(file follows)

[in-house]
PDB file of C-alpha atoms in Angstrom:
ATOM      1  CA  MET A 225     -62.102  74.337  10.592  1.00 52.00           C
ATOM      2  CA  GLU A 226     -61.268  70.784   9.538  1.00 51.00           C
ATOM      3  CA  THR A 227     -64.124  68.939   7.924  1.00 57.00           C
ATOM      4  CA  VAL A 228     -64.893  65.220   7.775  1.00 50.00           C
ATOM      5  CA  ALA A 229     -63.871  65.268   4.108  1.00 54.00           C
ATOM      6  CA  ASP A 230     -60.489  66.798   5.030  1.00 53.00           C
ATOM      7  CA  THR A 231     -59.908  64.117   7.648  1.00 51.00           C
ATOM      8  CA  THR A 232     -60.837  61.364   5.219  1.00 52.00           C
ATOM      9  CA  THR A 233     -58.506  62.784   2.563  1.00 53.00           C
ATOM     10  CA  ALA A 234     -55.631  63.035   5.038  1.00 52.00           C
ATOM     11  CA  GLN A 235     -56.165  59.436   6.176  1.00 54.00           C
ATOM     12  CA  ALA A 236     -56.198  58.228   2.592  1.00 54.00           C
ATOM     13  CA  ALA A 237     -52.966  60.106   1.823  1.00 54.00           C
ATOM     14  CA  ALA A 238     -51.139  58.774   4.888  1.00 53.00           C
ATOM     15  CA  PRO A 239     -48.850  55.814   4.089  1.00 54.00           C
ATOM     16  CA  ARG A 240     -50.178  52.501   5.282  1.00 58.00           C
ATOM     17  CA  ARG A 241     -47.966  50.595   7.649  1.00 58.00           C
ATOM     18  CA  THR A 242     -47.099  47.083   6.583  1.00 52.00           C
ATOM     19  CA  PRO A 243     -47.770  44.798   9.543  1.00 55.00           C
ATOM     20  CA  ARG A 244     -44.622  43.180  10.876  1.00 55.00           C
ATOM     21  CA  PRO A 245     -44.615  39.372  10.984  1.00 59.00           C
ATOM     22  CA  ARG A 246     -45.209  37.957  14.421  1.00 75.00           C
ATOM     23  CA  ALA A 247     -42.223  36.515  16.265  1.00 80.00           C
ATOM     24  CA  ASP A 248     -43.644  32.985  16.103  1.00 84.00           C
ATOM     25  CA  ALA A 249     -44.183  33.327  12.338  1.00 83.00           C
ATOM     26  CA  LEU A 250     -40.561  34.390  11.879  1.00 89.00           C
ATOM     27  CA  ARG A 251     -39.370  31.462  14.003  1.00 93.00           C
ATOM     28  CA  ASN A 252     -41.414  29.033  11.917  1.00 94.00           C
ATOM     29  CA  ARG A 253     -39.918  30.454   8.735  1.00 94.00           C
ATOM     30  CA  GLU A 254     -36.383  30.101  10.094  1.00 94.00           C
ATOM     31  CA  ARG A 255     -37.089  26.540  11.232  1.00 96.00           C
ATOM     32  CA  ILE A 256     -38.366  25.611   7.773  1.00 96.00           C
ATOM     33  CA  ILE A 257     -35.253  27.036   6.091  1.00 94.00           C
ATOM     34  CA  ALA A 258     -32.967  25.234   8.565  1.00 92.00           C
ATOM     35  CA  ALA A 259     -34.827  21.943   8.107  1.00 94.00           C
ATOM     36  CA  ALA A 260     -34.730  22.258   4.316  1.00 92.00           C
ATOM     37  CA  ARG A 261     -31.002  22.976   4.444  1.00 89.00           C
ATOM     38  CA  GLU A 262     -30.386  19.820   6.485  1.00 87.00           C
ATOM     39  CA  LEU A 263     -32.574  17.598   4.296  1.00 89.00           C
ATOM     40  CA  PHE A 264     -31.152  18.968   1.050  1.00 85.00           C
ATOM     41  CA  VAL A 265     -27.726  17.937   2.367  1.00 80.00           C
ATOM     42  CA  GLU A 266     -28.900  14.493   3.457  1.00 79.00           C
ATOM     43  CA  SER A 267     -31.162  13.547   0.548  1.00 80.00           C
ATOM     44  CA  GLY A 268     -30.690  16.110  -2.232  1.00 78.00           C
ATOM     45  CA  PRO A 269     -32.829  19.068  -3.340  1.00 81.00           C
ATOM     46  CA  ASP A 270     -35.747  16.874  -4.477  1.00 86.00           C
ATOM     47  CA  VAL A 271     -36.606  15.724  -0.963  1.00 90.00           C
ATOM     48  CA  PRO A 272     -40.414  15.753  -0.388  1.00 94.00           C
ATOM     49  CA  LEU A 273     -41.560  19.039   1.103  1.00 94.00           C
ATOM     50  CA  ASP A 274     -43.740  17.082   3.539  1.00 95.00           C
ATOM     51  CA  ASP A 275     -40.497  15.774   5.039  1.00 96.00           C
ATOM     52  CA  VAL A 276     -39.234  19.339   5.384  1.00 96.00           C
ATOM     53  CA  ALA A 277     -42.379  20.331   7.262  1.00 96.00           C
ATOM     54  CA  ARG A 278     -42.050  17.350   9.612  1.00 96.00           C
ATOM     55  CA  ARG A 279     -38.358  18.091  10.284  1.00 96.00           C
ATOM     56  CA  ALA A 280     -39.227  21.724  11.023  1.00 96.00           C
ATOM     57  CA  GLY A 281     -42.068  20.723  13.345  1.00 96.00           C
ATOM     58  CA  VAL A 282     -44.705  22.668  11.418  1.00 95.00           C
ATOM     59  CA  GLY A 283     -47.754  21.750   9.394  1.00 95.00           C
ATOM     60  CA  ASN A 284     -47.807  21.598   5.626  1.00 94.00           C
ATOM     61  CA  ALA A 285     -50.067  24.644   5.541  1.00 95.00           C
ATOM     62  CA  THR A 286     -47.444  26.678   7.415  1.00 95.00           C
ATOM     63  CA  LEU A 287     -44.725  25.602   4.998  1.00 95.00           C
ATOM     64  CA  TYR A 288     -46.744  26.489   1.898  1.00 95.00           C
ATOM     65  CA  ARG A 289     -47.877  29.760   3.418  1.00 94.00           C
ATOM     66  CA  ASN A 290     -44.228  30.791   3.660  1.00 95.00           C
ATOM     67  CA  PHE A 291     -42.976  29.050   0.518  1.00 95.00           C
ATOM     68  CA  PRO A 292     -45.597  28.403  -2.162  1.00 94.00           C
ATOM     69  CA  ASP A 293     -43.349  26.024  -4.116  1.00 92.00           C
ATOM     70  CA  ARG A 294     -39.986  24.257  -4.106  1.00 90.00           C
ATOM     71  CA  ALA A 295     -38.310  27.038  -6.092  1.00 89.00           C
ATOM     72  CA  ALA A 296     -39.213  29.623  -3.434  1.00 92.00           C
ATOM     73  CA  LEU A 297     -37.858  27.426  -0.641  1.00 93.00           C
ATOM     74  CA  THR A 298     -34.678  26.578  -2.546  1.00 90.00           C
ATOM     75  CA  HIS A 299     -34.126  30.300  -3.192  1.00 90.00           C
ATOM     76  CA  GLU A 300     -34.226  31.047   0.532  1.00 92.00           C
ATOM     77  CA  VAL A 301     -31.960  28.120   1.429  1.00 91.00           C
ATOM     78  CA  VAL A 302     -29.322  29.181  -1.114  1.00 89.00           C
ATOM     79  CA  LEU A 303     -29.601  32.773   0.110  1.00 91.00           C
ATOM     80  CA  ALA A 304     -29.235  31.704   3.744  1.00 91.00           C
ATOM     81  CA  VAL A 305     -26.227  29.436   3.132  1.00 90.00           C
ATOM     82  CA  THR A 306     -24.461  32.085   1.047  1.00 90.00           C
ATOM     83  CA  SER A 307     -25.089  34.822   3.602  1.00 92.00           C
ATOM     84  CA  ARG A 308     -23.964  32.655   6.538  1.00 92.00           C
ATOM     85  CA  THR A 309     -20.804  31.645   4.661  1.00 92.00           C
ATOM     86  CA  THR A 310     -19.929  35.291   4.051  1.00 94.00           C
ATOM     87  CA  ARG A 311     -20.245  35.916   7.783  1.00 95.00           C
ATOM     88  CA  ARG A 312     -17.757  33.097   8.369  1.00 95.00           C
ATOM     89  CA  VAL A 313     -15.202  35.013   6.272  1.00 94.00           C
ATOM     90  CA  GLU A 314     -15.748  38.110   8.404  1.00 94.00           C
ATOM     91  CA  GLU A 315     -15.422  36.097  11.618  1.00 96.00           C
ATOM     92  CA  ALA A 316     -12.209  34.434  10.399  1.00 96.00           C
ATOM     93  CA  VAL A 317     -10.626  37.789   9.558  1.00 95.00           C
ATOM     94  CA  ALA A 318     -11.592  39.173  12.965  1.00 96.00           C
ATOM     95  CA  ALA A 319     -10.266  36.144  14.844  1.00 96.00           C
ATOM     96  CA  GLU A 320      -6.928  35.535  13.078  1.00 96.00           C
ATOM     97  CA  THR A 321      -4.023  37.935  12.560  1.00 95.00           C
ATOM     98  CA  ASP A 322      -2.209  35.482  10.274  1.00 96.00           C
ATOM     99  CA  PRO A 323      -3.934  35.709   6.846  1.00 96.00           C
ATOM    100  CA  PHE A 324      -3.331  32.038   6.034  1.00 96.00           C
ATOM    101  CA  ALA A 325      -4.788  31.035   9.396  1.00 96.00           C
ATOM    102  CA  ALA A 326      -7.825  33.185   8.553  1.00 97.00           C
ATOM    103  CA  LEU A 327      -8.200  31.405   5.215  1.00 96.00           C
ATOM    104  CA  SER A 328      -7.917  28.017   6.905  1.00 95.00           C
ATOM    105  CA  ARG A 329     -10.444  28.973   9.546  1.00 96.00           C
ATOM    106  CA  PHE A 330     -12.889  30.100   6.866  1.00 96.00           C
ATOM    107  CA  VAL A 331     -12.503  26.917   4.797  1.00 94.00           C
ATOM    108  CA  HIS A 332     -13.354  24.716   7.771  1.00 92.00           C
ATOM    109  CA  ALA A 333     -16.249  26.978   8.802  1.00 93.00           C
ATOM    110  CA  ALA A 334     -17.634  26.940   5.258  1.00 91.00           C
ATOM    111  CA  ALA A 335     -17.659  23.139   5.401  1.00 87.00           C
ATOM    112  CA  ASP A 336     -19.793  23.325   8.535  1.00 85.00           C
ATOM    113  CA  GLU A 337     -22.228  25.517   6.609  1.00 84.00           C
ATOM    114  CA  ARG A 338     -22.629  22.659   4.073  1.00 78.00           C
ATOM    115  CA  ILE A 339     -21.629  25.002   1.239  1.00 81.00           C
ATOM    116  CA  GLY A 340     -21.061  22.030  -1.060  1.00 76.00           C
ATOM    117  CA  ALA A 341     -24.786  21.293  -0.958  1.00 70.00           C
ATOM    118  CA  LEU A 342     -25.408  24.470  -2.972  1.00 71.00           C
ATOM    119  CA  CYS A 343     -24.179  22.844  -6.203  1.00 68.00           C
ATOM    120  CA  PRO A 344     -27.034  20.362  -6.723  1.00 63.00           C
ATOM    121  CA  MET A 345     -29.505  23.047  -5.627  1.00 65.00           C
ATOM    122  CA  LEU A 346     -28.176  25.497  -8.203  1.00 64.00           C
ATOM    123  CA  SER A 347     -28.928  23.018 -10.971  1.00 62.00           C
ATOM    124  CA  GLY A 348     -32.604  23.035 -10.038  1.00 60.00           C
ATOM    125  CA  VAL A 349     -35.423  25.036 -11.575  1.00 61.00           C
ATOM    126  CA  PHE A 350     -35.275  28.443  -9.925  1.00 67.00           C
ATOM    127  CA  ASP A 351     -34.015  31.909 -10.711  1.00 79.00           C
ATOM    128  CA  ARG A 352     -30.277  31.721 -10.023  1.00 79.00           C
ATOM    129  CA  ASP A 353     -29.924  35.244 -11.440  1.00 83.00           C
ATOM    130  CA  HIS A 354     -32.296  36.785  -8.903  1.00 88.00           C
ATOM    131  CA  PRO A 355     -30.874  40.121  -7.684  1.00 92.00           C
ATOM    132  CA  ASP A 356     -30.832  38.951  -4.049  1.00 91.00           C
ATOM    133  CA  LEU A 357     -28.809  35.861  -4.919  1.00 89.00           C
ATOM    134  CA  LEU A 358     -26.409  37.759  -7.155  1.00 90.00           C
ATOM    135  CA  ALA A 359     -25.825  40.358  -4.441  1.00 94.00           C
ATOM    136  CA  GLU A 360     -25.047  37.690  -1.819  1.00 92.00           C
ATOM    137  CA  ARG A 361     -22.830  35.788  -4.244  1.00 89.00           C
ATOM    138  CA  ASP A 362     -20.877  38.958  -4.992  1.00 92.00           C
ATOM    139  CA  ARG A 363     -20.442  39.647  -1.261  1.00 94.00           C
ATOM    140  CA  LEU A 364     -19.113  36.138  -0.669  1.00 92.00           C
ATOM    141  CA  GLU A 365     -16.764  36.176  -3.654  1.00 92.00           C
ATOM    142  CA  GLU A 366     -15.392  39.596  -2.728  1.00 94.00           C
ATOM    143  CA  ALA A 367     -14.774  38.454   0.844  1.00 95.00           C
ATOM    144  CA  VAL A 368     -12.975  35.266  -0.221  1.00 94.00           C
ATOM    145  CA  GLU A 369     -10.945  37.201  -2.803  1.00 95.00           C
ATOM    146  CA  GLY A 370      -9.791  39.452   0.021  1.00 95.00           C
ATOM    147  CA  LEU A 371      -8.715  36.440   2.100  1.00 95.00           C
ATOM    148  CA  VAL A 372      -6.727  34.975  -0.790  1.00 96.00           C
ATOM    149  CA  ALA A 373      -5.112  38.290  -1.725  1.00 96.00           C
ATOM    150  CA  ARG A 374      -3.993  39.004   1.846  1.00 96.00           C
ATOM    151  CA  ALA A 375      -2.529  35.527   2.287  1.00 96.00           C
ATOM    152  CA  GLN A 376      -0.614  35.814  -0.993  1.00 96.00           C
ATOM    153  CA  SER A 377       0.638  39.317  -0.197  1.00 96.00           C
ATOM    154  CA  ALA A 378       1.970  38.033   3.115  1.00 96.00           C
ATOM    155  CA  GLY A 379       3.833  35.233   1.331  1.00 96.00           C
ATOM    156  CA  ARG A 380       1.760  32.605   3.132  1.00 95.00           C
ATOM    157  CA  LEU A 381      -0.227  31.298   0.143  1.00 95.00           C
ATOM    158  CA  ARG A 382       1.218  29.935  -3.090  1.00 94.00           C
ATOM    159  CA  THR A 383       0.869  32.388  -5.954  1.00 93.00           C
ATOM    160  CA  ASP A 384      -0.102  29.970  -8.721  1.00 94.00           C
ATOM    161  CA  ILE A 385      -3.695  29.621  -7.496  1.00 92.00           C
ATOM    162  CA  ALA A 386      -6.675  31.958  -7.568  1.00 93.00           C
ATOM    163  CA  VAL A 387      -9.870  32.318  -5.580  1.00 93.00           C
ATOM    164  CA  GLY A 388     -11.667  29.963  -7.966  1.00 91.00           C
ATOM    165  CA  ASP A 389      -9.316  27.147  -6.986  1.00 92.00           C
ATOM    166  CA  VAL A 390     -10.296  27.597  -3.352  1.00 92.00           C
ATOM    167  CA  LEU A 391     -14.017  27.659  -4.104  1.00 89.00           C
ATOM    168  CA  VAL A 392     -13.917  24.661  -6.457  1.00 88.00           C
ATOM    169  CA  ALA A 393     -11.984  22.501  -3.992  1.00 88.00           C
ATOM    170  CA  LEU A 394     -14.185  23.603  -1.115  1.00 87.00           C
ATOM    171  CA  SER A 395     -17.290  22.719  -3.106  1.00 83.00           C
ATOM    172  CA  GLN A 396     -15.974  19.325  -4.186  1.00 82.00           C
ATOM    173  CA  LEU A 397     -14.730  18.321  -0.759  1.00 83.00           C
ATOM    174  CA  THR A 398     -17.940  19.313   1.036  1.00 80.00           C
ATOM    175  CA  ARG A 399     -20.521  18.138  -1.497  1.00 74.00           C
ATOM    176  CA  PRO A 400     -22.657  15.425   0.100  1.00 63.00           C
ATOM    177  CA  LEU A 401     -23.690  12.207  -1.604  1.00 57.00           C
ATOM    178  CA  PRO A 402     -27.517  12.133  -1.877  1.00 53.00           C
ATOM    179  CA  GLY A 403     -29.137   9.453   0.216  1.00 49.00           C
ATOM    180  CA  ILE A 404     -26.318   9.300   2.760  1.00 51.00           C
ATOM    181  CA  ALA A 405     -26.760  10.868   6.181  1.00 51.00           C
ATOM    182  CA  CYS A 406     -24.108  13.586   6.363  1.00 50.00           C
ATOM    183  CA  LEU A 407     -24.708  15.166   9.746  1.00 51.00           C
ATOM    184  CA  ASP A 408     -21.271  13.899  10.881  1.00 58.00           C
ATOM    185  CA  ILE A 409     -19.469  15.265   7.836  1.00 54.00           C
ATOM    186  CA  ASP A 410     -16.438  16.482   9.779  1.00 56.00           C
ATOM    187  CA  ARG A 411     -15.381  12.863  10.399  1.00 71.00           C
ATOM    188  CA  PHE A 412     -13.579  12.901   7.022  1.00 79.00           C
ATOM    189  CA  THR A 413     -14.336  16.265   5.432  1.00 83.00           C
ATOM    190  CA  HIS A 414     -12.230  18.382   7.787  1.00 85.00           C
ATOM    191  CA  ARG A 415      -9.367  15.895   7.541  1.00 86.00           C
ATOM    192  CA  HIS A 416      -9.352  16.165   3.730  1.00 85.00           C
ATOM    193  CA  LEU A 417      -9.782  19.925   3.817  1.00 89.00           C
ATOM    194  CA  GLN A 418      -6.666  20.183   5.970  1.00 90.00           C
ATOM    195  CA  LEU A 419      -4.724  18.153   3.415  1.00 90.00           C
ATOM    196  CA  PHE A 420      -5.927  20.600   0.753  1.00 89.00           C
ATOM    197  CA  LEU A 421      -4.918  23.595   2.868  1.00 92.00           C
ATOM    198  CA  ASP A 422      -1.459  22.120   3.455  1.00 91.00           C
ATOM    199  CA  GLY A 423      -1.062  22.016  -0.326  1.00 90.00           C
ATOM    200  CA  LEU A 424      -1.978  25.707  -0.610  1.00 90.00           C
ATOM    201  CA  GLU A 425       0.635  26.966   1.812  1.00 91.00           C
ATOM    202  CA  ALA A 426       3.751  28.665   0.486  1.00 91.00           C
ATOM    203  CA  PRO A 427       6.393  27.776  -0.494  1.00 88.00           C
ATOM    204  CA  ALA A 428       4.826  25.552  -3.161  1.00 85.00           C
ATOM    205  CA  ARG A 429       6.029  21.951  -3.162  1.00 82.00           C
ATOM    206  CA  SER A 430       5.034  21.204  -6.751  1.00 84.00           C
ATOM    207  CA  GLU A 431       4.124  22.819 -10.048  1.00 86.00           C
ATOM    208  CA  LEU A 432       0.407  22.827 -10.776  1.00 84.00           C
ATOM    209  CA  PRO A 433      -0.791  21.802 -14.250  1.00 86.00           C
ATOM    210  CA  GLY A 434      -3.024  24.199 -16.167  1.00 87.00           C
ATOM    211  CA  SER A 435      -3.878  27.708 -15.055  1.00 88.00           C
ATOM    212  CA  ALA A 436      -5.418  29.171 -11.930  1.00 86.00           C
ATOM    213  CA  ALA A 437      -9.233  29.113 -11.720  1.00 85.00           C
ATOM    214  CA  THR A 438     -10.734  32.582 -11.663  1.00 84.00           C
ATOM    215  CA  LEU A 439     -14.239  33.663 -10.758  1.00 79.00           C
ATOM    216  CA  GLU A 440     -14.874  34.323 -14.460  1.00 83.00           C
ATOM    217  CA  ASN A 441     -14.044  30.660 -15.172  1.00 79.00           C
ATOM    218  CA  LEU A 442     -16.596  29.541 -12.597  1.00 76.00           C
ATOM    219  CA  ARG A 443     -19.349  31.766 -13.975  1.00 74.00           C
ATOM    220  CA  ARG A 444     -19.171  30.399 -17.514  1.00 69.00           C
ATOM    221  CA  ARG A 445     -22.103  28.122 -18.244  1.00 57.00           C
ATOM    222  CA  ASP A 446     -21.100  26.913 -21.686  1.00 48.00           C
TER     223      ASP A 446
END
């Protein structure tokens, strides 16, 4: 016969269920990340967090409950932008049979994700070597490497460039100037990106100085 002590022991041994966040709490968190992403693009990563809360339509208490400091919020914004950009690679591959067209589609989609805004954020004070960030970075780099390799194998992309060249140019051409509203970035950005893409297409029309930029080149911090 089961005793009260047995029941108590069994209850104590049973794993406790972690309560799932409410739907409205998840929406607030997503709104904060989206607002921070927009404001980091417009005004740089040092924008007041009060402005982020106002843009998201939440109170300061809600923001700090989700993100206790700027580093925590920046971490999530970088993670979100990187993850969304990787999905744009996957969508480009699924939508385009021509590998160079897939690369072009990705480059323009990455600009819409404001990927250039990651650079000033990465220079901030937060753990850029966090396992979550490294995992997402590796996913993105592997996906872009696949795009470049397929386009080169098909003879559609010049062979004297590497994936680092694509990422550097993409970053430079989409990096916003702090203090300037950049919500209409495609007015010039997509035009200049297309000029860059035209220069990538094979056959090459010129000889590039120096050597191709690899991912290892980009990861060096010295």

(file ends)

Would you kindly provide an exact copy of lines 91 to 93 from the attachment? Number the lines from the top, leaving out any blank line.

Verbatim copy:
ATOM     89  CA  VAL A 313     -15.202  35.013   6.272  1.00 94.00           C
ATOM     90  CA  GLU A 314     -15.748  38.110   8.404  1.00 94.00           C
ATOM     91  CA  GLU A 315     -15.422  36.097  11.618  1.00 96.00           C